As the San Pedro and Banning softball teams prepared for their highly anticipated L.A. City Section final this past week, two vastly different but equally effective practice methods were on display.On one side, there’s the polished San Pedro program.The Pirates, making their seventh straight trip to the City title game, are remarkably proficient and focused, going through drills with extraordinary efficiency.Then there’s the upstart Banning softball program, playing in its first City title game since 1993 and in the school’s first championship game in any sport since 2000. It’s San Pedro freshman Holly Stevens versus Banning’s Brianna Moeai, both of whom have delivered in the clutch in their team’s biggest games.It’s two proud programs not holding anything back.“It’s going to be a dogfight,” Banning coach Jesse Espinoza said. “Our girls honestly believe we can win. I know we can win. I’m not saying we’re going to win, but I know that our girls can win this game.“They want to do it for themselves for sure, but honestly, I think they want to do it for me because I’ve never been here either, and I’m touched by that.” San Pedro and Banning played in the 1992 and 1993 finals, with San Pedro winning both times. On paper, San Pedro would be considered the favorite, but the teams split during the regular season and shared the Marine League title.Plus, Banning has proved it knows how to win big games.“At first, we were living in the moment, just happy to be here,” Banning first baseman Jackie Reyes said.“But as the game gets closer, it’s getting more serious. We’re going there to win, to give them a fight.” Since San Pedro beat Banning in the 1993 final, the Pirates have won seven City titles, including five straight from 2000 to 2004. Banning has won just one City title, in 1978.But only three Pirates starters — Cecelia Orozco, Vanessa Sphychaj and Kayleigh Raciak — have won City titles. El Camino Real stopped San Pedro, 2-0, in eight innings last year.“Everyone said Pedro would not make it to the championship game this year, and that made us work harder,” Cuico said. “El Camino took it from us last year, and we feel it belongs to us. Now, if we win the City title, we take back our Marine League title.” Orozco, the Pirates’ only four-year varsity letter-winner, said San Pedro’s culture of winning has shaped the Pirates’ youngsters.“There has always been confidence with this team from the beginning,” Orozco said. “We always have someone different come through for us, too. Taylor is always Taylor on the mound, but we have her back offensively and defensively.”Banning, meanwhile, builds off the energy of Espinoza as it tries to build its own tradition.“Jesse’s pumped, and that gets us pumped, too,” Banning outfielder Priscilla Satete said with “Eye of the Tiger” playing in the background. “We’re ready for this game. This is big for us and big for the program.”Espindola, who usually wears black eye makeup for big games, said she will be ready for the biggest game of her career. “We’re going there to win, to take what’s ours,” Espindola said. “Everything is revolving around this game. We can’t wait to get out of school to practice.“If we’re feeling this good right now, I can only imagine the celebration if we win. We’ll have to party all weekend, get a parade or something.”Cameo: Three-time Daily Breeze Player of the Year Ashley Esparza returned to San Pedro to throw live batting practice Wednesday, giving the young Pirates squad a chance to see one of the greatest Pirates ever. The biggest matchup seemed to be when Esparza faced Koria, San Pedro’s most feared slugger. Dobra told Esparza not to hold back and she got Koria on a great offspeed pitch. “That was great to have Ashley come back, especially with the success she’s had,” Dobra said. “She volunteered, and am I going to say no to that? No way. I think our girls will be a little more relaxed against anyone else now after facing her.”Role reversal: San Pedro shortstop Brittney Banania, who was granted a hardship waiver to transfer from Banning in October, said it won’t feel weird to compete against her former coach and teammates. Banania got the jitters out of the way in the first meeting, when she made two of her four errors on the season in a 6-2 loss to Banning. She was much more relaxed in the rematch, won by San Pedro, 6-0. She said there won’t be any issues this time around. “I’m going to be nothing but smiles,” Banania said. “I’m excited and pumped for this game. I know I’m going to be fine. It’s not going to bother me. My teammates helped me relax after that first game with their words of encouragement. I have to approach it like any other game, but I do want this game more than ever.”160Want local news?Sign up for the Localist and stay informed Something went wrong. Please try again.subscribeCongratulations! You’re all set! AD Quality Auto 360p 720p 1080p Top articles1/5READ MOREWhicker: Clemson demonstrates that it’s tough to knock out the champInspirational music from the movie Rocky IV is blaring from a car parked next to the Jaycee Complex, providing a soundtrack for an intense workout.All eyes in the Harbor area will be on this matchup Wednesday at UCLA at 4:15 p.m., a game that is sure to go down for the ages.“I’m sure both towns will close down for this game,” San Pedro coach Tony Dobra said. “The longshoremen will certainly have bets on this one.” It will be San Pedro ace Taylor Petty, coming off a no-hitter in a semifinal against top-seeded El Camino Real, versus Banning pitcher Wendy Espindola, a gamer who has made some big-time pitches in big-time games.It’s San Pedro sluggers Perelini Koria, Korin Cuico and Katelyn Oro against Banning sluggers Ui Judd, Maritza Mejia and Mika Cruz, providing some serious firepower for two of the top offenses in the South Bay.
BOSTON — Derek Jeter tacked one last hit onto his remarkable career, then waved his helmet in a final farewell to the major leagues.Successful to the very end, the New York Yankees captain hit a high chop in the third inning that bounced off the right hand of leaping Red Sox third baseman Garin Cecchini. Jeter reached first without drawing a throw, and after a few seconds Brian McCann trotted from the dugout to pinch run.Jeter got a standing ovation as he slowly ran off the field to complete his 20th big league season, pointed to the Boston dugout and embraced pitcher Clay Buchholz.Approaching the Yankees dugout after the team’s last at-bat by a player with single-digit uniform number, the 40-year-old who has worn No. 2 since his rookie season lifted his helmet to recognize the cheers and was hugged on the warning track by Mark Teixeira and Brett Gardner. Boston players stood in their dugout and applauded.The ovation continued as others in his dugout congratulated their leader. Jeter’s parents watched from the stands.In the middle of the seventh inning, Jeter’s former teammate Bernie Williams, who is also a classical guitarist, played a moving rendition of “Take me out to the ballgame,” to the delight of the Fenway faithful. The final hit, Jeter’s 3,465th, left him with a .310 career batting average, raising it from 30945 to .30951. And it came at Fenway Park, the same field where Mickey Mantle played his finale exactly 46 years earlier.Jeter had lined out to shortstop Jemile Weeks in the first inning.The last active member of the Core Four that included Jorge Posada, Mariano Rivera and Andy Pettitte, Jeter led the Yankees to 13 AL East titles, seven AL pennants and five World Series championships. He broke an ankle in the 2012 AL championship series opener and was limited to 17 games the following season. He dropped off this year to a .256 average with four homers and 50 RBIs.Before the game, Jeter was congratulated by former captains of local pro teams. During a half-hour ceremony, Carl Yastrzemski and Jason Varitek of the Red Sox, Bobby Orr of the Bruins, Troy Brown of the New England Patriots and Paul Pierce of the Celtics came out of the Boston dugout, one after the other.They shook hands with Jeter, standing on the grass just behind the dirt at shortstop.At the start of the ceremony, the date “SEPTEMBER 28 2014” was removed, one character at a time, from the hand-operated scoreboard on the left-field wall and replaced by “WITH RESPECT 2 DEREK JETER.” Then the “S” in “RESPECT” was replaced by the No. 2.Jeter waved his cap as he left the dugout for his 153rd game at Fenway, including the playoffs, breaking a tie with Lou Gehrig and Mantle for most by a Yankee.Boston second baseman Dustin Pedroia presented a base with a No. 2 and blue pinstripes on it to Jeter. He also received a green sign with white characters like those on the Green Monster scoreboard saying “RE2PECT.”A video was shown of Jeter being doused in the Yankees clubhouse as part of the “Ice Bucket Challenge” inspired by former Boston College baseball captain Pete Frates to raise awareness for Amyotrophic Lateral Sclerosis. or Lou Gehrig’s disease, a condition Frates is afflicted with. Then Frates rode onto the infield grass in his wheelchair and Jeter came in to greet him.Michelle Brooks Thompson, a Massachusetts native from the Voice TV show, sang “Respect” on the infield dirt then Jeter shook hands and hugged her.Jeter sat out Friday’s series opener to recover from his emotionally draining final home game when his single in the ninth inning gave the Yankees a 6-5 win over the Baltimore Orioles and unleashed a wild celebration as teammates poured from the dugout to embrace him between first and second base.The 14-time All-Star returned to the lineup as designated hitter on Saturday and went 1 for 2.“The hard thing for me about this game is the relationships and how you get used to seeing people every day,” Yankees manager Joe Girardi said, “and how abruptly it ends.“Since (he was) a young man signing, really a teenager, it’s really what he’s known. It’s what we’ve known him to be, the Yankees’ shortstop, and it’s hard to believe that it’s coming to an end.”Before the game, Boston manager John Farrell praised Jeter for “a grace and a dignity, an integrity that probably is unmatched by others.”Girardi had expected Jeter to receive a warm reception in enemy territory.“Boston understands what Derek has meant to the Yankees playing him all these times,” Girardi said. “I think it will be done right.”Jeter was cheered when he took batting practice and when he ran into his dugout when it was over.HOWARD ULMAN, AP Sports WriterTweetPinShare0 Shares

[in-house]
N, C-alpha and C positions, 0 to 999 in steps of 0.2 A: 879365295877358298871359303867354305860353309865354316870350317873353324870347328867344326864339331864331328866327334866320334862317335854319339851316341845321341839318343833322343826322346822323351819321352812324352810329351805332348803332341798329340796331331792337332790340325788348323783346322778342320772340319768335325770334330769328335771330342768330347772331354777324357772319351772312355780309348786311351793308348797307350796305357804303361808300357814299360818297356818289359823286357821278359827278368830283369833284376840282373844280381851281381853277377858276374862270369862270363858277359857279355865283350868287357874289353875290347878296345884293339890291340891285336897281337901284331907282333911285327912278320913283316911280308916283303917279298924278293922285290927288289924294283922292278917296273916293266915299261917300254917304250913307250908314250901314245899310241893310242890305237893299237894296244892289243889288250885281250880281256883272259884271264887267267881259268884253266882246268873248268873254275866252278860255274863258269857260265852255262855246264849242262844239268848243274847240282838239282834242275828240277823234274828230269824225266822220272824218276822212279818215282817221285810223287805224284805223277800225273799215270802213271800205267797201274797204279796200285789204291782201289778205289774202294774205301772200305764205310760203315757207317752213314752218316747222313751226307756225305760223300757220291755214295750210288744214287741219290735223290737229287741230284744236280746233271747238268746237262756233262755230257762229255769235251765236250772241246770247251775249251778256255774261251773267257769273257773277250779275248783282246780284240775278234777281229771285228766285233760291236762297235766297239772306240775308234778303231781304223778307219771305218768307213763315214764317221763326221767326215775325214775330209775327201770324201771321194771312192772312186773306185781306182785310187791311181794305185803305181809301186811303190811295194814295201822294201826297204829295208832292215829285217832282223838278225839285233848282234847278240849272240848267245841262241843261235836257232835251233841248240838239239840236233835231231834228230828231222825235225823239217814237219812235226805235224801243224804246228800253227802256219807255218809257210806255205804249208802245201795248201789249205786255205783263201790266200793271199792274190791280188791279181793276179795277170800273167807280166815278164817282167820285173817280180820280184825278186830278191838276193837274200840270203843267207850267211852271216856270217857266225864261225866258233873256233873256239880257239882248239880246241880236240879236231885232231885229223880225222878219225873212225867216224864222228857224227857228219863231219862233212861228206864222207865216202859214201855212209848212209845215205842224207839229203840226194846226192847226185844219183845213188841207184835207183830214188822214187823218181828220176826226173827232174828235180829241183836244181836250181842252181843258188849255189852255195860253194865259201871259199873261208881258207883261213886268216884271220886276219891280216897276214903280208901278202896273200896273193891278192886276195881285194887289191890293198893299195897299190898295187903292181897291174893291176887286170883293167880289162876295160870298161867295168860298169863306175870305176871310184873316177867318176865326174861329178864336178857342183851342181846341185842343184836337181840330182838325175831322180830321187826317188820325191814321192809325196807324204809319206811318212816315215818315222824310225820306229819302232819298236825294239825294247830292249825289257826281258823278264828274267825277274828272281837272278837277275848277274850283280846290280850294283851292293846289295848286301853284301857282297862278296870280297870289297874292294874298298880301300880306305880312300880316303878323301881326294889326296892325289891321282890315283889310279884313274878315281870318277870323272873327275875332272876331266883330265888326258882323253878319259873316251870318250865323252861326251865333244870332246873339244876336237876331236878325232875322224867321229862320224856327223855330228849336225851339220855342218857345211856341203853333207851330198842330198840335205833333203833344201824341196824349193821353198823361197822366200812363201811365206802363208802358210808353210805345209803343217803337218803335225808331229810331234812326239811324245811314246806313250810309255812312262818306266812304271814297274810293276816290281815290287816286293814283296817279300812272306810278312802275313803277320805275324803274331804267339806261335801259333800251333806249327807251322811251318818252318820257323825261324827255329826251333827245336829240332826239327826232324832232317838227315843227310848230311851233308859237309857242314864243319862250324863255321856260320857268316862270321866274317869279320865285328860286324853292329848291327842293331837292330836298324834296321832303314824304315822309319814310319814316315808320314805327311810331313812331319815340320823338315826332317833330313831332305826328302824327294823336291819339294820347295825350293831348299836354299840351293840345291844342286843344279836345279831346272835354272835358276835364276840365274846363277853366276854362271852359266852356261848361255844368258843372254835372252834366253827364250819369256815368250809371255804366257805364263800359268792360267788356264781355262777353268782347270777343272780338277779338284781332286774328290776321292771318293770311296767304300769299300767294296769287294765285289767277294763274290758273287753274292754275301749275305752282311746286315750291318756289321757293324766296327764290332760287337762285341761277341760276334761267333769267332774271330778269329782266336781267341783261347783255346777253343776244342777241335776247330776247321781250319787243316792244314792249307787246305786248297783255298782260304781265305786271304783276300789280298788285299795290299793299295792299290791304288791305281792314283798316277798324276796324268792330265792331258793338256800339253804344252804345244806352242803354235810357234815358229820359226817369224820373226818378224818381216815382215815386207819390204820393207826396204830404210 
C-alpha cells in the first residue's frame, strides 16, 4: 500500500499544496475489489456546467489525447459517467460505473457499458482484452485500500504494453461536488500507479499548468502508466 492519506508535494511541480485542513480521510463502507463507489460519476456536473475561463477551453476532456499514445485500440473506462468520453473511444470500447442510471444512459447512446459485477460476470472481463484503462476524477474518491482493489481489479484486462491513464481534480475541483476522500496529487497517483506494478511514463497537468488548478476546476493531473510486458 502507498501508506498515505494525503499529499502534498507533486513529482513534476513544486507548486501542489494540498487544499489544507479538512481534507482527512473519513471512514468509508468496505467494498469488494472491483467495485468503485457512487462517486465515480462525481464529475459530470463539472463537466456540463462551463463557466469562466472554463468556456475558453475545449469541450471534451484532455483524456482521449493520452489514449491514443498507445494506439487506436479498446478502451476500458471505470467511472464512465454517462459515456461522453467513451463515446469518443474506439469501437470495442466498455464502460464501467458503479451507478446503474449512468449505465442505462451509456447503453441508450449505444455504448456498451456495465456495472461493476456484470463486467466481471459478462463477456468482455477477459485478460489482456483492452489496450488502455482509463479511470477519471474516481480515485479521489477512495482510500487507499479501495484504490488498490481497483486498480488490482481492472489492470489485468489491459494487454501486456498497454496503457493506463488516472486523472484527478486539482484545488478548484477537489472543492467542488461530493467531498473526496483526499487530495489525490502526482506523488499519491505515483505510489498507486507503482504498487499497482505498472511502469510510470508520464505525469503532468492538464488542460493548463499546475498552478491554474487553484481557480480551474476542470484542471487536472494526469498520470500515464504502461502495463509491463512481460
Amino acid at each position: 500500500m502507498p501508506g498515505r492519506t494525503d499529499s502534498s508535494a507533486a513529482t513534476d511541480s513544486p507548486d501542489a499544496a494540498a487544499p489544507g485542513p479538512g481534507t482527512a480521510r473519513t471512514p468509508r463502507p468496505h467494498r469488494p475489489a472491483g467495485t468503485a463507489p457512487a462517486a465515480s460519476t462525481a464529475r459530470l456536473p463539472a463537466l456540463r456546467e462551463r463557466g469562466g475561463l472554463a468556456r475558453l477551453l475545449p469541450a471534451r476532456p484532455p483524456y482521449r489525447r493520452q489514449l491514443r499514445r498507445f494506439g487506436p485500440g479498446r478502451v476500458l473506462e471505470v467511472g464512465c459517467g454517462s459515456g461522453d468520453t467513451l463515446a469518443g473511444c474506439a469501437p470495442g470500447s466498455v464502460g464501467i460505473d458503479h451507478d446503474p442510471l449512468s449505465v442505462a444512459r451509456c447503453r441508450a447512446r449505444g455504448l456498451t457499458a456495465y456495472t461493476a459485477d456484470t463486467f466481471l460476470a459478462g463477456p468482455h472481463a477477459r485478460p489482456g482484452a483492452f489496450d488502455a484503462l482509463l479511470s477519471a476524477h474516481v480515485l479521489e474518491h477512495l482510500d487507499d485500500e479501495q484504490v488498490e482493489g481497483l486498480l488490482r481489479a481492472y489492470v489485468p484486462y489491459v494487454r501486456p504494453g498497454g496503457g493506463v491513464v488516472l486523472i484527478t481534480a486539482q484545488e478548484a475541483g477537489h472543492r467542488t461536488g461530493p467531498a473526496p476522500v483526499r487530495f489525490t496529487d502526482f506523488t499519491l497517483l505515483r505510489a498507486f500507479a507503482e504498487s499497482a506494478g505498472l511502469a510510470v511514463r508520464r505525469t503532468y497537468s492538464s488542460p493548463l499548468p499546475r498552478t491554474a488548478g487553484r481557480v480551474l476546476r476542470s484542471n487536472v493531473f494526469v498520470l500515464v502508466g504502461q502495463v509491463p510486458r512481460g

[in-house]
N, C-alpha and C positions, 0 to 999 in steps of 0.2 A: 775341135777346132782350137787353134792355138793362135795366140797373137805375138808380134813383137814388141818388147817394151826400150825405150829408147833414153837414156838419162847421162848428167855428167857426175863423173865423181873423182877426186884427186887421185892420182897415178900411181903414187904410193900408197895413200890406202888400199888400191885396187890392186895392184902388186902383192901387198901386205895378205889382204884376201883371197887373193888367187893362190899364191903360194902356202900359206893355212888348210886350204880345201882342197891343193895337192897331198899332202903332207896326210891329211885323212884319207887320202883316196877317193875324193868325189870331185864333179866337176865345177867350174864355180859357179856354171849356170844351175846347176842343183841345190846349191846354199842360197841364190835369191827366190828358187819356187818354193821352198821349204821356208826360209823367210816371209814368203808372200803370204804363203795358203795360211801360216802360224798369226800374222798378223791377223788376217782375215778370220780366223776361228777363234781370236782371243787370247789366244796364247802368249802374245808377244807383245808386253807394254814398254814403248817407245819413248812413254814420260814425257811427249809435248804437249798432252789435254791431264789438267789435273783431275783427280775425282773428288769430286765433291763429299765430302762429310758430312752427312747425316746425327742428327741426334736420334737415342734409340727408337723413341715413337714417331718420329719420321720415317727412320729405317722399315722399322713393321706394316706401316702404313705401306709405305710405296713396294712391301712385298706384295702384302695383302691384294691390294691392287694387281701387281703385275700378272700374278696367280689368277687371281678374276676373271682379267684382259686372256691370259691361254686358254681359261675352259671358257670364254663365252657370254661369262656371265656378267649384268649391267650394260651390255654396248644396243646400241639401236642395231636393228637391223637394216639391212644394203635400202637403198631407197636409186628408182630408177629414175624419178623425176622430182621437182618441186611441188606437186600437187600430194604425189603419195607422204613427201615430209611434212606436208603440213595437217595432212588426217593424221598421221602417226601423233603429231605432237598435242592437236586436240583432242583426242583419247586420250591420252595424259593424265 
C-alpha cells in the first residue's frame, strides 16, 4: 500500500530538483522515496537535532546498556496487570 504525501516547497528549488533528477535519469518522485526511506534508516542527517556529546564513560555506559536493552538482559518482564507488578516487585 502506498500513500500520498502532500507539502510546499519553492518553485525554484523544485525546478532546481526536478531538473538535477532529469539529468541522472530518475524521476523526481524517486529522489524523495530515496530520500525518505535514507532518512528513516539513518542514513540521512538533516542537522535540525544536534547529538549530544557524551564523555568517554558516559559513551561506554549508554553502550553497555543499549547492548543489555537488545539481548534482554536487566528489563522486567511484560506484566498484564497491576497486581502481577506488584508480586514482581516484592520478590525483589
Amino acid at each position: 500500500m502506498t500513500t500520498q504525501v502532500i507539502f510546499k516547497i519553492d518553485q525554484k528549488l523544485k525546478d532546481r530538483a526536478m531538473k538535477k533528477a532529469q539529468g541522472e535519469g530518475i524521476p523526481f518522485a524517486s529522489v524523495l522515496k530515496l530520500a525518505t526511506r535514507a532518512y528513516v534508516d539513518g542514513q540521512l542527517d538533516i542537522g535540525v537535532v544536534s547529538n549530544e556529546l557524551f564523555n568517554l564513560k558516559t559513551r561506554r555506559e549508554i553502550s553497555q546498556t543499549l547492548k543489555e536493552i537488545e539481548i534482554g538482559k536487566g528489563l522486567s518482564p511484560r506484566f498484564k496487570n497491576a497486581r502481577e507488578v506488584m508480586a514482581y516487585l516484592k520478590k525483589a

Support The Guardian Share on Pinterest What county cricket can expect from ‘big dog’ Virat Kohli’s arrival It is funny to think these great men had the same daydreams as the rest of us. Joyce and Beckett are two famous members of the small band of Irish Test match fans. In the 20th century this was a fruitless pursuit. For the past 140 years the only way an Irishman would play Test cricket was if he got picked for England. Leland Hone was the first to do it, in 1879. Hone, who kept wicket in the third-ever Test, was the first of seven Irishmen to play Tests for England. But there were many more, boys and men, who would have played for Ireland if they had had the chance.Men like Tom Ross, who took nine for 28 against South Africa, and Dougie Goodwin, who took five for six against West Indies in that famous game at Sion Mills in 1969. Men like Scott Huey, who topped Wisden’s first-class averages in 1954. In those days a bowler needed to take 10 wickets to qualify for Wisden’s list. Huey played only one first-class game all summer, against MCC, but he took 14 for 97. Men like Jimmy Boucher, who took 168 wickets in first-class cricket, at 14 each, seven of them for 13 runs against New Zealand.The inaugural Irish Test XI took to the field for the first time at Malahide last Saturday, at least a hundred years later than they might have done. “Tomorrow 11 of us will represent the 688 who have gone before us,” wrote Andy Balbirnie. “Thank you for paving the way for us to fulfil our dreams.”Malahide came as a sweet relief for an Englishman, upwind from Colin Graves’ Ratner-esque blather and the ECB’s steaming pile of “fresh tactical dimensions”. Graves, 70, was at it again on Monday, pontificating on the BBC about what the “younger generation” want. There was never a better reason to switch over to Guerilla Cricket, where it was broadcasting Kevin O’Brien’s fine innings, the first Test hundred for Ireland. It almost set up an improbable victory but in the end Ireland lost by five wickets. Which means Australia are still the only team to win their first Test.Except even in Ireland, where Test cricket was only just born, there was a whiff of something terminal about it. Over the weekend Brendon McCullum, the former New Zealand captain who did as much for the format as any other modern player, said in an interview: “I firmly believe Test cricket won’t be around in time, because there’s only so many teams that can afford to play it.”Ireland are not one of them. One could hear it in the words of their captain, William Porterfield, and chief executive, Warren Deutrom. “For most countries,” the latter said, “Test cricket, apart from England-Australia, which is the obvious exception, is a loss-leader.”Ireland are due to play only 16 Tests in the next five years. “It is going to be very hard to organise three- or five-game series with the cost that is involved. It would be great if we could play quite a few Tests a year but it is not financially viable as it stands,” Porterfield added. “That is what it is.” Read more Reuse this content Cricket Since you’re here… Share on LinkedIn Share on Twitter Imam-ul-Haq helps Pakistan dash Irish hopes of unlikely win in maiden Test Ireland Cricket Team Sportblog Read more Share on Messenger Share on WhatsApp North Richmond Street, being blind, is a quiet street. There is nothing there to tell you what went on at No 17, the red-brick terrace house where James Joyce lived as a kid. Round the back there is a courtyard garden, where Joyce spent happy hours batting against his brother John. “I remember having to bowl for him for perhaps an hour at a time,” John wrote. “I did so out of pure goodness of heart since, for my part, I loathed the silly, tedious, inconclusive game.” James was a “useful bat” and “eagerly studied the feats of Ranji and Fry, Trumper and Spofforth”. Years later he threaded the four of them into the text of Finnegans Wake.It was the week for old stories about Irish cricketers. There is another about Samuel Beckett, half-true, about how, when he lived in Ussy-sur-Marne, he would drive the neighbour’s boy to school in his convertible. The kid was so big he could not fit in the bus seats. When he grew up they called him André the Giant. “I asked André what he and the famous author talked about when they were together,” wrote Cary Elwes. “‘Mostly cricket,’ André recalled.” Beckett opened the batting and bowling for Trinity College. He had a first-class batting average of 8.75 and, like Joyce, he never lost his taste for it. Share via Email … we have a small favour to ask. More people, like you, are reading and supporting the Guardian’s independent, investigative journalism than ever before. 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Every reader contribution, however big or small, is so valuable. Support The Guardian from as little as $1 – and it only takes a minute. Thank you. Topics comment Share on Facebook For all our romantic blarney about what Test cricket means to the Irish, Porterfield’s blunt truth is that the chance to play the game is just a bonus that came along with full membership of the ICC, which Ireland were finally granted last year. Full membership allows their administrators to plan not just for six to 12 months but three years down the line, to know what fixtures they are going to get and what funding they are going to get.“So that is probably the biggest thing it brings from Cricket Ireland’s point of view,” Porterfield said, “and Test cricket comes along with that and we are fortunate enough to get that opportunity. But, to be honest, T20 probably has taken over.”One could see that in the scaffolding grandstands. Cricket Ireland had set up only 6,000 seats and it did not fill them. When Ireland play two T20s against India this summer, the capacity will be increased to 8,000. Outside England and Australia Test cricket is a heritage business. The Irish may as well have discovered a sudden enthusiasm for steam trains.